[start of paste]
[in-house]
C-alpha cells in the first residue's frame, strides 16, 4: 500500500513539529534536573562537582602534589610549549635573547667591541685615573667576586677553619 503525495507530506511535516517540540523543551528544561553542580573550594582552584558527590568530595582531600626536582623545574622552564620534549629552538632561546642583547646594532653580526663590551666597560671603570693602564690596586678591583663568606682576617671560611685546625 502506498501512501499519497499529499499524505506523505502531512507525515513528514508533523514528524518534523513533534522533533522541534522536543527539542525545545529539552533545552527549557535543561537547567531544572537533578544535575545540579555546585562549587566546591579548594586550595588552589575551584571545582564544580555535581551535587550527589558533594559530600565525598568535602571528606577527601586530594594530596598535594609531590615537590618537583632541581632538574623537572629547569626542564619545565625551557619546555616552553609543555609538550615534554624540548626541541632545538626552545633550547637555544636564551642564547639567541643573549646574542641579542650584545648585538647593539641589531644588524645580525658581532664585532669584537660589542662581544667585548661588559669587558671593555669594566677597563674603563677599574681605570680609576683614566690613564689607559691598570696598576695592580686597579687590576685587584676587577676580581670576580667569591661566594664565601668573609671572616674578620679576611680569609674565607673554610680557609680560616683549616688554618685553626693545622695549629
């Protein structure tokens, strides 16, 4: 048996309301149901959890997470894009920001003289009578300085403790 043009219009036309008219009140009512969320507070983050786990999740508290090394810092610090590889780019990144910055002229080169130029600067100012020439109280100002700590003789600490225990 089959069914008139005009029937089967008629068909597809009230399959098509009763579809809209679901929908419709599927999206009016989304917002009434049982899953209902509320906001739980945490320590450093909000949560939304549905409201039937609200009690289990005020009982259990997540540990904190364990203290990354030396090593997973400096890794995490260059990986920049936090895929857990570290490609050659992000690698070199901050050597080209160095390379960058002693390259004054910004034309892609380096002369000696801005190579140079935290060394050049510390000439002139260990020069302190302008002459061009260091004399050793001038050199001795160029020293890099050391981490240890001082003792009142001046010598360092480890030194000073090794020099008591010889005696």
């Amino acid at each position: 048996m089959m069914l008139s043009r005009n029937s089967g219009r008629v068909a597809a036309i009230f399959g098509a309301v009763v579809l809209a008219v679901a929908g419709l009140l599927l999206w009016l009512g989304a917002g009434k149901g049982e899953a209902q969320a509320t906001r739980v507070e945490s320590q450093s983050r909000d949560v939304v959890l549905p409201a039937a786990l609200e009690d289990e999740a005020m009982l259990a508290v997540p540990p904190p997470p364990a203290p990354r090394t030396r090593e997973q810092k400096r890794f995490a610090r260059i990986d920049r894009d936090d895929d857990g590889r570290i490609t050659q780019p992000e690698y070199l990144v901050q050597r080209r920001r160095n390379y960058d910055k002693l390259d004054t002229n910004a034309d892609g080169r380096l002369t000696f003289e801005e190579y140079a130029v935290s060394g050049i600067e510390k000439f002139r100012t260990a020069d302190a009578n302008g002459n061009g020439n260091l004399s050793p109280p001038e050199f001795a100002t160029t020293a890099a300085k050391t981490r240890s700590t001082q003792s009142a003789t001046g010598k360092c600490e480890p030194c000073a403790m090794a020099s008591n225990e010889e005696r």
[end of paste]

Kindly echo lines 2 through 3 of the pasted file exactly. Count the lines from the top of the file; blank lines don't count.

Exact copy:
C-alpha cells in the first residue's frame, strides 16, 4: 500500500513539529534536573562537582602534589610549549635573547667591541685615573667576586677553619 503525495507530506511535516517540540523543551528544561553542580573550594582552584558527590568530595582531600626536582623545574622552564620534549629552538632561546642583547646594532653580526663590551666597560671603570693602564690596586678591583663568606682576617671560611685546625 502506498501512501499519497499529499499524505506523505502531512507525515513528514508533523514528524518534523513533534522533533522541534522536543527539542525545545529539552533545552527549557535543561537547567531544572537533578544535575545540579555546585562549587566546591579548594586550595588552589575551584571545582564544580555535581551535587550527589558533594559530600565525598568535602571528606577527601586530594594530596598535594609531590615537590618537583632541581632538574623537572629547569626542564619545565625551557619546555616552553609543555609538550615534554624540548626541541632545538626552545633550547637555544636564551642564547639567541643573549646574542641579542650584545648585538647593539641589531644588524645580525658581532664585532669584537660589542662581544667585548661588559669587558671593555669594566677597563674603563677599574681605570680609576683614566690613564689607559691598570696598576695592580686597579687590576685587584676587577676580581670576580667569591661566594664565601668573609671572616674578620679576611680569609674565607673554610680557609680560616683549616688554618685553626693545622695549629
């Protein structure tokens, strides 16, 4: 048996309301149901959890997470894009920001003289009578300085403790 043009219009036309008219009140009512969320507070983050786990999740508290090394810092610090590889780019990144910055002229080169130029600067100012020439109280100002700590003789600490225990 089959069914008139005009029937089967008629068909597809009230399959098509009763579809809209679901929908419709599927999206009016989304917002009434049982899953209902509320906001739980945490320590450093909000949560939304549905409201039937609200009690289990005020009982259990997540540990904190364990203290990354030396090593997973400096890794995490260059990986920049936090895929857990570290490609050659992000690698070199901050050597080209160095390379960058002693390259004054910004034309892609380096002369000696801005190579140079935290060394050049510390000439002139260990020069302190302008002459061009260091004399050793001038050199001795160029020293890099050391981490240890001082003792009142001046010598360092480890030194000073090794020099008591010889005696």